With recent events in Iraq and Syria, the number of U.S. troops deployed overseas has nearly doubled, but what’s noticeably missing are journalists on the scene.
In 2003, the Department of Defense created an embedded journalist program where 692 reporters were inserted in the U.S. invasion in Iraq. The program was designed to change the perception of national security in both the U.S. and other countries where the U.S. conducts operations.
“The Department of Defense (DOD) policy on media coverage of future military operations is that media will have long-term, minimally restrictive access to U.S. Air, Ground, and Naval Forces through embedding. Media coverage of any future operations will, to a large extent, shape the public perception of the National Security environment now and in the years ahead”
According to the Washington Post, Rear Adm. John Kirby, the Pentagon press secretary, said that after the military sets up a new headquarters commanded by Army Lt. Gen. James Terry in coming months to oversee operations in Iraq, media access could improve and accommodate short visits to interview the troops and see what is happening.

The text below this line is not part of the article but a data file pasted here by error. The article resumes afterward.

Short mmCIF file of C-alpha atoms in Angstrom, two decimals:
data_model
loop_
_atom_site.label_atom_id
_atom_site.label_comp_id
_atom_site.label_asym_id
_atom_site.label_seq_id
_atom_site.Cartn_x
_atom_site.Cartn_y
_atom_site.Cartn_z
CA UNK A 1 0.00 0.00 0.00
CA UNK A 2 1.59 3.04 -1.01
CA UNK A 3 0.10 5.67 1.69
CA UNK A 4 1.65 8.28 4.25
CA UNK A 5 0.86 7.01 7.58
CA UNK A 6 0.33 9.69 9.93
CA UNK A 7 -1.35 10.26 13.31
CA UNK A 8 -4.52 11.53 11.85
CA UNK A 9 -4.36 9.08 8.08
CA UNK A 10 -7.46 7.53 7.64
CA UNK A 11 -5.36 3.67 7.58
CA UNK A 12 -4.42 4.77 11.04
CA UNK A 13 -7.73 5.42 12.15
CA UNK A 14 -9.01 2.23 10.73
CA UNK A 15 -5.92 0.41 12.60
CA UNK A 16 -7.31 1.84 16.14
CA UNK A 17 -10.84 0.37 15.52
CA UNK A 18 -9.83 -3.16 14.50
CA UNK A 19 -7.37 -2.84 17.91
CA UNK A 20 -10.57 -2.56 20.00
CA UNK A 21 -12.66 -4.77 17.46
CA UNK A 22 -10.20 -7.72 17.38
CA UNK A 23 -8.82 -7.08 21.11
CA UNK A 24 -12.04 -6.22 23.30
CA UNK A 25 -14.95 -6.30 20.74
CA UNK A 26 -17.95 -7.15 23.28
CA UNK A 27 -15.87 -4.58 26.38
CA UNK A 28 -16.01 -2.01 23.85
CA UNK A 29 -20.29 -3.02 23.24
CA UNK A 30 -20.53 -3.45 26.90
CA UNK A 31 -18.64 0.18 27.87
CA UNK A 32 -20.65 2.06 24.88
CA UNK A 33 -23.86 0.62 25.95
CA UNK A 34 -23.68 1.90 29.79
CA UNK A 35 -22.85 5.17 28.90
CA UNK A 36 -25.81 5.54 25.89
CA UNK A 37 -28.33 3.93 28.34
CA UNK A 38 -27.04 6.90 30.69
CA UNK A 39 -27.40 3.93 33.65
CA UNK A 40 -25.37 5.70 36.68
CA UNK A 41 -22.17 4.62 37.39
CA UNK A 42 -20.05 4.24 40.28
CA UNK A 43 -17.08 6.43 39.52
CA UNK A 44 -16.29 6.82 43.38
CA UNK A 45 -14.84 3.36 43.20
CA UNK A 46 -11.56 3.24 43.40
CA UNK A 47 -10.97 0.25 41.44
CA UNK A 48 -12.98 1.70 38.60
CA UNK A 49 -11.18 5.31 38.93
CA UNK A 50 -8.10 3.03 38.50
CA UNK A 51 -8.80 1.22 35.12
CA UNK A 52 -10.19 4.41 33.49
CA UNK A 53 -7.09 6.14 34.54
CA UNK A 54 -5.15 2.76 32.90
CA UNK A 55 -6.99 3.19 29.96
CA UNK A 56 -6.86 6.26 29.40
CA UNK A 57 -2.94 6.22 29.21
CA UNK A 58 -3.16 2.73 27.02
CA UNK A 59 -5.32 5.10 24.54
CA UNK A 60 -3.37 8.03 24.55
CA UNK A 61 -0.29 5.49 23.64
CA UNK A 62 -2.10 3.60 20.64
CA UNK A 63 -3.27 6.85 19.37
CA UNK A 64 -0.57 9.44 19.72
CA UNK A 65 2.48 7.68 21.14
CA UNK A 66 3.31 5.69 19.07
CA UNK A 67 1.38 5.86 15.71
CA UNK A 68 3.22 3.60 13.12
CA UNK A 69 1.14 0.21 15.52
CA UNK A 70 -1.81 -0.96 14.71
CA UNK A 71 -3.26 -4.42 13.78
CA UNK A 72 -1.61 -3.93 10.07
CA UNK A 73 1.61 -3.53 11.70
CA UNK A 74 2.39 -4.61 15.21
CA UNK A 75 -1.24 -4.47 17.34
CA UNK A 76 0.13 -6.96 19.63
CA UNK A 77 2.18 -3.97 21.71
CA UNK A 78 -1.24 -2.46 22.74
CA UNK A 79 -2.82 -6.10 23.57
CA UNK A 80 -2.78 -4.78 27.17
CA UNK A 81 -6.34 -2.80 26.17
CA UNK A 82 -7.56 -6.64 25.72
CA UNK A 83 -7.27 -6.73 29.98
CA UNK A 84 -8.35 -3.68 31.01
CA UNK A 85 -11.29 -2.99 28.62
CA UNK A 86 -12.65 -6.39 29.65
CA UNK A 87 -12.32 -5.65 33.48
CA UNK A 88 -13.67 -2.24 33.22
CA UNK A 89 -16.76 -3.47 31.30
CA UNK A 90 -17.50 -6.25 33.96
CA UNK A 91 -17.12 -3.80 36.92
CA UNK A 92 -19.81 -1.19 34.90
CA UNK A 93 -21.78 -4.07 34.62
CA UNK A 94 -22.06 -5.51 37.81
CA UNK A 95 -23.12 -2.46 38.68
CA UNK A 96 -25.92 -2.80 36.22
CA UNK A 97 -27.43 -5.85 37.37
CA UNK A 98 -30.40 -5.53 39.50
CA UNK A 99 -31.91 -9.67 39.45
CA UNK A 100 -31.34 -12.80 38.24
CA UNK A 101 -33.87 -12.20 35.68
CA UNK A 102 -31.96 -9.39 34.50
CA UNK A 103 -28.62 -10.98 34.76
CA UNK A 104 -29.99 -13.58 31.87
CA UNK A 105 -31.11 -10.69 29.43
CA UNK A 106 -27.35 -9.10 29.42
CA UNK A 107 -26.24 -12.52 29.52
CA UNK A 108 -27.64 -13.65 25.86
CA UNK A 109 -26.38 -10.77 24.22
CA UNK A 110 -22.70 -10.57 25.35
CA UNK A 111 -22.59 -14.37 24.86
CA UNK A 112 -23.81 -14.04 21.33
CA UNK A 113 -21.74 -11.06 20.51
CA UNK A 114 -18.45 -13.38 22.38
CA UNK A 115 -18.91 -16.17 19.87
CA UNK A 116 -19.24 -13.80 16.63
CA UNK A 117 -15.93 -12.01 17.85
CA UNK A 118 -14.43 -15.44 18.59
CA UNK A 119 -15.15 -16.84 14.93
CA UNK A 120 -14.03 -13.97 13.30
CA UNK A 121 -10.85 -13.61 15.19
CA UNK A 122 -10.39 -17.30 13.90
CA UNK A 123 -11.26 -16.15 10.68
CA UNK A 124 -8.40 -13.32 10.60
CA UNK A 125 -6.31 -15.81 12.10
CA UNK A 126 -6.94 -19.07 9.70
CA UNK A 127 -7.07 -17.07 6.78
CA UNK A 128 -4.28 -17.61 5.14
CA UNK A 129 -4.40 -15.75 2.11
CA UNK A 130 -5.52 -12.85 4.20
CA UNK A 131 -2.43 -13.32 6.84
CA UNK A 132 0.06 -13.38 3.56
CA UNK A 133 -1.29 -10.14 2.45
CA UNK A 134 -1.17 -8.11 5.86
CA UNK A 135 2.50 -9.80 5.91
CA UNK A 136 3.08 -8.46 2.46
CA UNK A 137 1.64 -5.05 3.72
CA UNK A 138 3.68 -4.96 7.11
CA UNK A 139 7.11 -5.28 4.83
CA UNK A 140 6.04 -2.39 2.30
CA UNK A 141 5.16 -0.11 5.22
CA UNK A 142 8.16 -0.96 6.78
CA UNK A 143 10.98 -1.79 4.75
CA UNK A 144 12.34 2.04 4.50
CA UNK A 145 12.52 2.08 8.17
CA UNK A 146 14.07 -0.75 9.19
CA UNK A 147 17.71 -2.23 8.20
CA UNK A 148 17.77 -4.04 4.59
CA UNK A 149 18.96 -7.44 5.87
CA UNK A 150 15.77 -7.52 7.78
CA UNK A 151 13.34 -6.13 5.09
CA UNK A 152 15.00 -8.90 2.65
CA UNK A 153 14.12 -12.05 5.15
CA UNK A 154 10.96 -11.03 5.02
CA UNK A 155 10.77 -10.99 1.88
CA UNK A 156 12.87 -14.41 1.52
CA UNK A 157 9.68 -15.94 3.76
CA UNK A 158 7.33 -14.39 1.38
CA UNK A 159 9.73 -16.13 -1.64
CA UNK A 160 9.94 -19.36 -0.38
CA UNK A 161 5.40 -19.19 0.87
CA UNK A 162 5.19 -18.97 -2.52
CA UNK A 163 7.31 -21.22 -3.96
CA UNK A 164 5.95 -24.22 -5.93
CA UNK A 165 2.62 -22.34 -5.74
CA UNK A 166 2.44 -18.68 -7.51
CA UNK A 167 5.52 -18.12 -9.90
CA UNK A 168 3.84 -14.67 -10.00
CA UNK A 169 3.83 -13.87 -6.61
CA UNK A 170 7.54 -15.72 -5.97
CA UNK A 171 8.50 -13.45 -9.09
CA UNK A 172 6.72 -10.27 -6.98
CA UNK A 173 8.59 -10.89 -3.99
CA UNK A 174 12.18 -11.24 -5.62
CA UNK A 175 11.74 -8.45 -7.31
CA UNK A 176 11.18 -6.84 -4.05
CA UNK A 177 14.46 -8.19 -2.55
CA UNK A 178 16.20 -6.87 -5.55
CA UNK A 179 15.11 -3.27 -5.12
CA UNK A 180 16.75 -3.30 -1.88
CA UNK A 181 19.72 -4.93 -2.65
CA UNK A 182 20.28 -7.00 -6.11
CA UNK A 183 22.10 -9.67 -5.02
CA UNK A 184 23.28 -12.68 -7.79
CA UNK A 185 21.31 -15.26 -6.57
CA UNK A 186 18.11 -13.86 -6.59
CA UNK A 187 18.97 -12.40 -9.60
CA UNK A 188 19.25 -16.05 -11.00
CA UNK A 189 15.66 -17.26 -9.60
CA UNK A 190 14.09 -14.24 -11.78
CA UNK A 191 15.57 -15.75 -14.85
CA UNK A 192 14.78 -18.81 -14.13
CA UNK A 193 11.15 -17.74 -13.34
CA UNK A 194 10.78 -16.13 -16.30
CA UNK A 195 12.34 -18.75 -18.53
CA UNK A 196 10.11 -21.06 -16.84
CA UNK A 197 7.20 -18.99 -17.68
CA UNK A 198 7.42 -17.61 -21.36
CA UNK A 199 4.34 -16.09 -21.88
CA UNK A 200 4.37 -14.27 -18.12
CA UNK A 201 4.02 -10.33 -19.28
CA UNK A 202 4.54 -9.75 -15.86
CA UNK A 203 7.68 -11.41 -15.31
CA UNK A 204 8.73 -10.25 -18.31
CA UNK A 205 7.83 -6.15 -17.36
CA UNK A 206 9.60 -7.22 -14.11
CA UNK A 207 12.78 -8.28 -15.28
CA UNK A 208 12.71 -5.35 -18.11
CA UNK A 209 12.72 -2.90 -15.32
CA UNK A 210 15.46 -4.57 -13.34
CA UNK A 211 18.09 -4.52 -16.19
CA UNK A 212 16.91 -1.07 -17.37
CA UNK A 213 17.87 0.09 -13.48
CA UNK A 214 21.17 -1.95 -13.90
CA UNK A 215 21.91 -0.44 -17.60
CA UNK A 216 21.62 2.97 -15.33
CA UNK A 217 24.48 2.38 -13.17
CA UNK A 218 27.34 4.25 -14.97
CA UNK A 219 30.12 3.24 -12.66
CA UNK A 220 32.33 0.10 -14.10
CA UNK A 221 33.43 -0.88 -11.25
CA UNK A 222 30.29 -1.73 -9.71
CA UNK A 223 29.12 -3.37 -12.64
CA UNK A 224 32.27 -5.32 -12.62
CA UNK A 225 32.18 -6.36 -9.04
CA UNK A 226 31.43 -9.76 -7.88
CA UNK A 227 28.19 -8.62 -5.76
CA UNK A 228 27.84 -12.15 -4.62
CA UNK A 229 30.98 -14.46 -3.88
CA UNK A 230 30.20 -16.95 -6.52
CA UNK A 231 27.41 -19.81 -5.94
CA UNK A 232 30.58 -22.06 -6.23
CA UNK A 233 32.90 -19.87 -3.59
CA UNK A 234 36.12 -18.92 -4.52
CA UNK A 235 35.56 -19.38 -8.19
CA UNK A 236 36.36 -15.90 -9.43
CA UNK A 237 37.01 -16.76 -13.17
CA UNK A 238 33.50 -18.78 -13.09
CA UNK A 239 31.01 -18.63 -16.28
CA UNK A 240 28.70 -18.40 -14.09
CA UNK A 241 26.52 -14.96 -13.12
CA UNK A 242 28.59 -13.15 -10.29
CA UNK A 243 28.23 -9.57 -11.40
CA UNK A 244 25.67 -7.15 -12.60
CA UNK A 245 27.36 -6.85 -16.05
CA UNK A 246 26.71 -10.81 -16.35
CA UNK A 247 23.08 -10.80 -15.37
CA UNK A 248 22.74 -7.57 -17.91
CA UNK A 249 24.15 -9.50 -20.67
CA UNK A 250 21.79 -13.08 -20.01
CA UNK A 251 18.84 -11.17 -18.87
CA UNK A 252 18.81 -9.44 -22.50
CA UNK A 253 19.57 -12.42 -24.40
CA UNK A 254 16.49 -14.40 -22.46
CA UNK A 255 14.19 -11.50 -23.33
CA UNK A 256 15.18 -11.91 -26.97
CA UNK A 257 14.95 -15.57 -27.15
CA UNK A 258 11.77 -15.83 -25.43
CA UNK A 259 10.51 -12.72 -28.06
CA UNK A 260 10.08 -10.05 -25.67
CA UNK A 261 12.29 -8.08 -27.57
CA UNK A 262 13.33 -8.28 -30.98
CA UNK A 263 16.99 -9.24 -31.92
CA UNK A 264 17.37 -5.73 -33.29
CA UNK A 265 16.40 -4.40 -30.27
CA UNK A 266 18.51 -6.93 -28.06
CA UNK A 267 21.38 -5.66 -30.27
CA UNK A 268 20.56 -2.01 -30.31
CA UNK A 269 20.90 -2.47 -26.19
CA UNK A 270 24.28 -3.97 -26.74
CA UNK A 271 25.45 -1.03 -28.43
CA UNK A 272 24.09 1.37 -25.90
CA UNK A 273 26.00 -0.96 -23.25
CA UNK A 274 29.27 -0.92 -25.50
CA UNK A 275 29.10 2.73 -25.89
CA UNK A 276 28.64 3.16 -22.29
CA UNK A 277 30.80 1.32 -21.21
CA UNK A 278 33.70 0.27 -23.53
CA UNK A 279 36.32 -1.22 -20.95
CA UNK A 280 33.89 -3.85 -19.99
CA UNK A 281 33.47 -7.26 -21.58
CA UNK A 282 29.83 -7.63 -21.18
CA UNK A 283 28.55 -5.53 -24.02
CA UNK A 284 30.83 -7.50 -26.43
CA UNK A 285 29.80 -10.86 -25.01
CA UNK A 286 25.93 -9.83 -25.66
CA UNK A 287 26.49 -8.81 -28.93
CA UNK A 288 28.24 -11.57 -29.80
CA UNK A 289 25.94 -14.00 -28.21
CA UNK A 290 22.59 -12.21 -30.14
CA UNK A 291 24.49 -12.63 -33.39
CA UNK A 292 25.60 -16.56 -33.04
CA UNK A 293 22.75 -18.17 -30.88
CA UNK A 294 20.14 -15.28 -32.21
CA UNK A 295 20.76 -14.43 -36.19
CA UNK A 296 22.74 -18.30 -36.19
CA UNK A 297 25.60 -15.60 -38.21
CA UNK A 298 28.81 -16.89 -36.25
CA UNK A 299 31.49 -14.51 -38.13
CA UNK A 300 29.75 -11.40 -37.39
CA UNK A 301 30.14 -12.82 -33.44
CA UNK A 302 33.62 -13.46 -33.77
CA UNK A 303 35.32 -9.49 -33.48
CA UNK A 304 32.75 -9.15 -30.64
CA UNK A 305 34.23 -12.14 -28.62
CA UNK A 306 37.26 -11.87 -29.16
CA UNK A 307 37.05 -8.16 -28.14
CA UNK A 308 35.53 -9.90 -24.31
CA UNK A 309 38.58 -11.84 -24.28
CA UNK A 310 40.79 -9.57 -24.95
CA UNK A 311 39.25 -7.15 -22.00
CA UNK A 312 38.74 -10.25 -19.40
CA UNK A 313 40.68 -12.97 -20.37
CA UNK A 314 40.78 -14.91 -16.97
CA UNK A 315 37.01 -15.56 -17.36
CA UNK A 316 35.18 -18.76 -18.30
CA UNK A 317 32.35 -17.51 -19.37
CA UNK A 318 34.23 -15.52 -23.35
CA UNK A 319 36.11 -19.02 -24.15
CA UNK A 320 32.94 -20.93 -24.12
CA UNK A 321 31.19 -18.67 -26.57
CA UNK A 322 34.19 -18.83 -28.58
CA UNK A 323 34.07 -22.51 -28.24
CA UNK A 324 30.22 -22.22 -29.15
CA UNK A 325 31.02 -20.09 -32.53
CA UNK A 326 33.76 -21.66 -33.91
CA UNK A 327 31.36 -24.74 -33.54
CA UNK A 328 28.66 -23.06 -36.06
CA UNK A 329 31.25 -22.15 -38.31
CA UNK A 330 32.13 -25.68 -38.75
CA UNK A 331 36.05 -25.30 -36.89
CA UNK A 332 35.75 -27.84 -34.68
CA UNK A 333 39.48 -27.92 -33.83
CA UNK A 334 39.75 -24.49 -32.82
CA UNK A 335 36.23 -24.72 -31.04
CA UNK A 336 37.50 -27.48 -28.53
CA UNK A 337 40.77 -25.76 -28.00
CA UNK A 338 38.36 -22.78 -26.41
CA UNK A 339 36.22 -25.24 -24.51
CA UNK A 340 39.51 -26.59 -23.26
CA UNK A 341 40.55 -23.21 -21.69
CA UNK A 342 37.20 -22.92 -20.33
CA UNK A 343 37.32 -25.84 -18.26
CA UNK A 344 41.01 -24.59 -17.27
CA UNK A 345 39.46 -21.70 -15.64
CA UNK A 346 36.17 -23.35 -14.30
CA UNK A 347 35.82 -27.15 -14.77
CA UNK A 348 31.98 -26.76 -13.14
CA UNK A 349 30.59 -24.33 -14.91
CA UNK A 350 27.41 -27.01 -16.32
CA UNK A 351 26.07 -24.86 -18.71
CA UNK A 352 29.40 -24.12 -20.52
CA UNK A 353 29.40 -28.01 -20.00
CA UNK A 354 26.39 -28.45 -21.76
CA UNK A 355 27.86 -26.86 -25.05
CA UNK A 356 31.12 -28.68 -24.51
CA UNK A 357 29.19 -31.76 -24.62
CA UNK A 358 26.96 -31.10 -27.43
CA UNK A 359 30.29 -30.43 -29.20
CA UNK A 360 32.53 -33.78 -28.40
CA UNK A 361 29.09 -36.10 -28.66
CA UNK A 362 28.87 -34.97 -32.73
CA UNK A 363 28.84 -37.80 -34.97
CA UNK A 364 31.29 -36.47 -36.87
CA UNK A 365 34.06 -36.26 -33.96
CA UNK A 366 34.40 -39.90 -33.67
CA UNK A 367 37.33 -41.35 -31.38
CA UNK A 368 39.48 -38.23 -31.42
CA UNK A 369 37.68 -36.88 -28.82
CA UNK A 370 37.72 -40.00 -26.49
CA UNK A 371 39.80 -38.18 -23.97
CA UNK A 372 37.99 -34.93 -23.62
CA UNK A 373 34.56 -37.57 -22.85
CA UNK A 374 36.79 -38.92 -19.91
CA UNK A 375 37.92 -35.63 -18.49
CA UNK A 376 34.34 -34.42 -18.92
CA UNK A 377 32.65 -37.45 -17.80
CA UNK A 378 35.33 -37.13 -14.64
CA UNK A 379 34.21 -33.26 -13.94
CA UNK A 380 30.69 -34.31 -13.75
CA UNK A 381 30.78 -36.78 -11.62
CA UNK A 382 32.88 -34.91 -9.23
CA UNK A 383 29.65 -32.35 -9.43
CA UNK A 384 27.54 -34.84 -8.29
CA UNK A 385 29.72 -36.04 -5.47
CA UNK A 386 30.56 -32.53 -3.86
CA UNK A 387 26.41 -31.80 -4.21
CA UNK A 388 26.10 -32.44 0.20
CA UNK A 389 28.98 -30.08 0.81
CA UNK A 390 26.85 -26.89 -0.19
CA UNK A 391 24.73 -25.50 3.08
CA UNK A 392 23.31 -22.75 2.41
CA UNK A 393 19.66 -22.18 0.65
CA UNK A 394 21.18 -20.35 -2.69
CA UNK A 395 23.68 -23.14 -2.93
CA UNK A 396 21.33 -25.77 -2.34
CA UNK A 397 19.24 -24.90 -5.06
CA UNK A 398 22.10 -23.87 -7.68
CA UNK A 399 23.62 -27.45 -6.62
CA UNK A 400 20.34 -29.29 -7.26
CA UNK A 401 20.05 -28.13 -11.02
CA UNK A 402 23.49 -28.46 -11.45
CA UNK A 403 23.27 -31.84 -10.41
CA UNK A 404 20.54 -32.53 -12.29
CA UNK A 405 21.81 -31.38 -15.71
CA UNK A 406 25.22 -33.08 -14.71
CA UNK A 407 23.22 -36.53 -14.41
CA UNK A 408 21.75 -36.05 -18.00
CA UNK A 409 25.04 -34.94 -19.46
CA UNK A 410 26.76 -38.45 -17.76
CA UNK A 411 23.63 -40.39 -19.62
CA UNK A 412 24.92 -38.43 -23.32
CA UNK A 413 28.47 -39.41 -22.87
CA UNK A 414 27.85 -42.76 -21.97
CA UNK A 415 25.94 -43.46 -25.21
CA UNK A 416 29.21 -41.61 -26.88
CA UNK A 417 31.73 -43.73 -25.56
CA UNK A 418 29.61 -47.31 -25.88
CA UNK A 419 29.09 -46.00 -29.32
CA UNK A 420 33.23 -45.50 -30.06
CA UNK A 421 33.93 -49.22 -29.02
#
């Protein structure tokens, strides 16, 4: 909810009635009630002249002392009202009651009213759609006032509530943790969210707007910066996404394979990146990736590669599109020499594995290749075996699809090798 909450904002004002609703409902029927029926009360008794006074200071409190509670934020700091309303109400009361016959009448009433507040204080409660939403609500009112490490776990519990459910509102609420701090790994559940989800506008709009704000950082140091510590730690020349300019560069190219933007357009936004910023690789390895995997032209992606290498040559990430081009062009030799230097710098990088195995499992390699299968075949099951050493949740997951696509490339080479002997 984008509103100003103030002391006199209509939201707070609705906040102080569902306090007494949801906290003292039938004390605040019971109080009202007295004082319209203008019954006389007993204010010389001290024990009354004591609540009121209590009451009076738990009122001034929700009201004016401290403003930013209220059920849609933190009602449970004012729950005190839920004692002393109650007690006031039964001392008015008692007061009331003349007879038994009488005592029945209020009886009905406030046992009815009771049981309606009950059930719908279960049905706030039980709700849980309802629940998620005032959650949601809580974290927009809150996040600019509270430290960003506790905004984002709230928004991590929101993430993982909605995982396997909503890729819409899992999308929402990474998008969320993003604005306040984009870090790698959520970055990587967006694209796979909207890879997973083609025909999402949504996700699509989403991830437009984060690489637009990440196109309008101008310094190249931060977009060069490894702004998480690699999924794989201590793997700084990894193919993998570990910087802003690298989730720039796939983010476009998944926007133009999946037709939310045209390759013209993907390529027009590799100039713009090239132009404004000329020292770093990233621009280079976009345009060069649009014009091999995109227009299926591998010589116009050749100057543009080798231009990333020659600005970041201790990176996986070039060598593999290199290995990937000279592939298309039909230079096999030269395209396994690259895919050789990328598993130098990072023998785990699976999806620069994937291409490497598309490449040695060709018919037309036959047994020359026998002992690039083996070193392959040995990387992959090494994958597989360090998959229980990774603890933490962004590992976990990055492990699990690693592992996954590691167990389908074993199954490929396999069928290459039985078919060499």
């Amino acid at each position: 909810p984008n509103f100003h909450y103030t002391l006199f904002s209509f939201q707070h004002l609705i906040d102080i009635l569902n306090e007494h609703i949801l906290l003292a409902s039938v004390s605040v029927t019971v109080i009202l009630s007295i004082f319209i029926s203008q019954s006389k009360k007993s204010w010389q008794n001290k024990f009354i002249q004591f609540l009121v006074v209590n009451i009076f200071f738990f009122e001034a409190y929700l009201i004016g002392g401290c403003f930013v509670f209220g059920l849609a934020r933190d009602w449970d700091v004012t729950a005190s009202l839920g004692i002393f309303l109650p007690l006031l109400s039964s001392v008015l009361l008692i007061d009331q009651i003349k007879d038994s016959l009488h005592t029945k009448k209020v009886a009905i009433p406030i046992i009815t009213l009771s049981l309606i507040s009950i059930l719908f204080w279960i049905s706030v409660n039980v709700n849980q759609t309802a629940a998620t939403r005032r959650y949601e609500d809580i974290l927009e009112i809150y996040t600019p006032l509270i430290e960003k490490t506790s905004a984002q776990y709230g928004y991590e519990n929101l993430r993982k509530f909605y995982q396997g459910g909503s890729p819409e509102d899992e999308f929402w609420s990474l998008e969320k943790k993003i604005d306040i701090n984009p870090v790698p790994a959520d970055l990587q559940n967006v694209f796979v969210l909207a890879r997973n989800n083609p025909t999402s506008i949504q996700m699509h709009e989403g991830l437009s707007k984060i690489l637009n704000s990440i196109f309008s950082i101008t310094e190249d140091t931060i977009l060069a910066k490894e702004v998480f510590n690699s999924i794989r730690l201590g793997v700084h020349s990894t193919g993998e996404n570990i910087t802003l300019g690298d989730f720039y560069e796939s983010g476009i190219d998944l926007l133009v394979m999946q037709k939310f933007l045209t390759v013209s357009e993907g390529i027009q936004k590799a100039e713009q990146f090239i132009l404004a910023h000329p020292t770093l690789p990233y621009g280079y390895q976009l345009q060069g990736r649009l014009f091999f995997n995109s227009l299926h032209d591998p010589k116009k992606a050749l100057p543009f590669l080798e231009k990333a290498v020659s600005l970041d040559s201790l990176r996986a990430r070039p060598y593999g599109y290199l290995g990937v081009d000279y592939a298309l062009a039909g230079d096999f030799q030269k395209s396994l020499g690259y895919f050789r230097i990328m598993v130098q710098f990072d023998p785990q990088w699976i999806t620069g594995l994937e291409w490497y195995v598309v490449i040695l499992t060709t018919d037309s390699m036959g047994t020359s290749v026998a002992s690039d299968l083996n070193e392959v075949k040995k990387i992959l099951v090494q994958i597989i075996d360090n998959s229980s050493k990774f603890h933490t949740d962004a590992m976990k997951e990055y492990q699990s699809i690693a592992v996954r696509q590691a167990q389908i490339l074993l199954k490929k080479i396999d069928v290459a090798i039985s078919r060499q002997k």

“We recognize that this is something that we need to improve upon,” Kirby said. “It truly does come down to infrastructure”.
After troops were pulled out of Iraq in 2011, the media left with them and military advisers were sent in to evaluate the strengths and weaknesses of the Iraqi army. Given the limited amount of troops overseas at the time, the DoD could not justify an embedded journalists program.
With American journalists James Foley and Steven Sotloff being beheaded by ISIS militants this year, President Obama has ordered a review of the U.S. hostage policy – it is expected that the military will increase its protection of media on the field.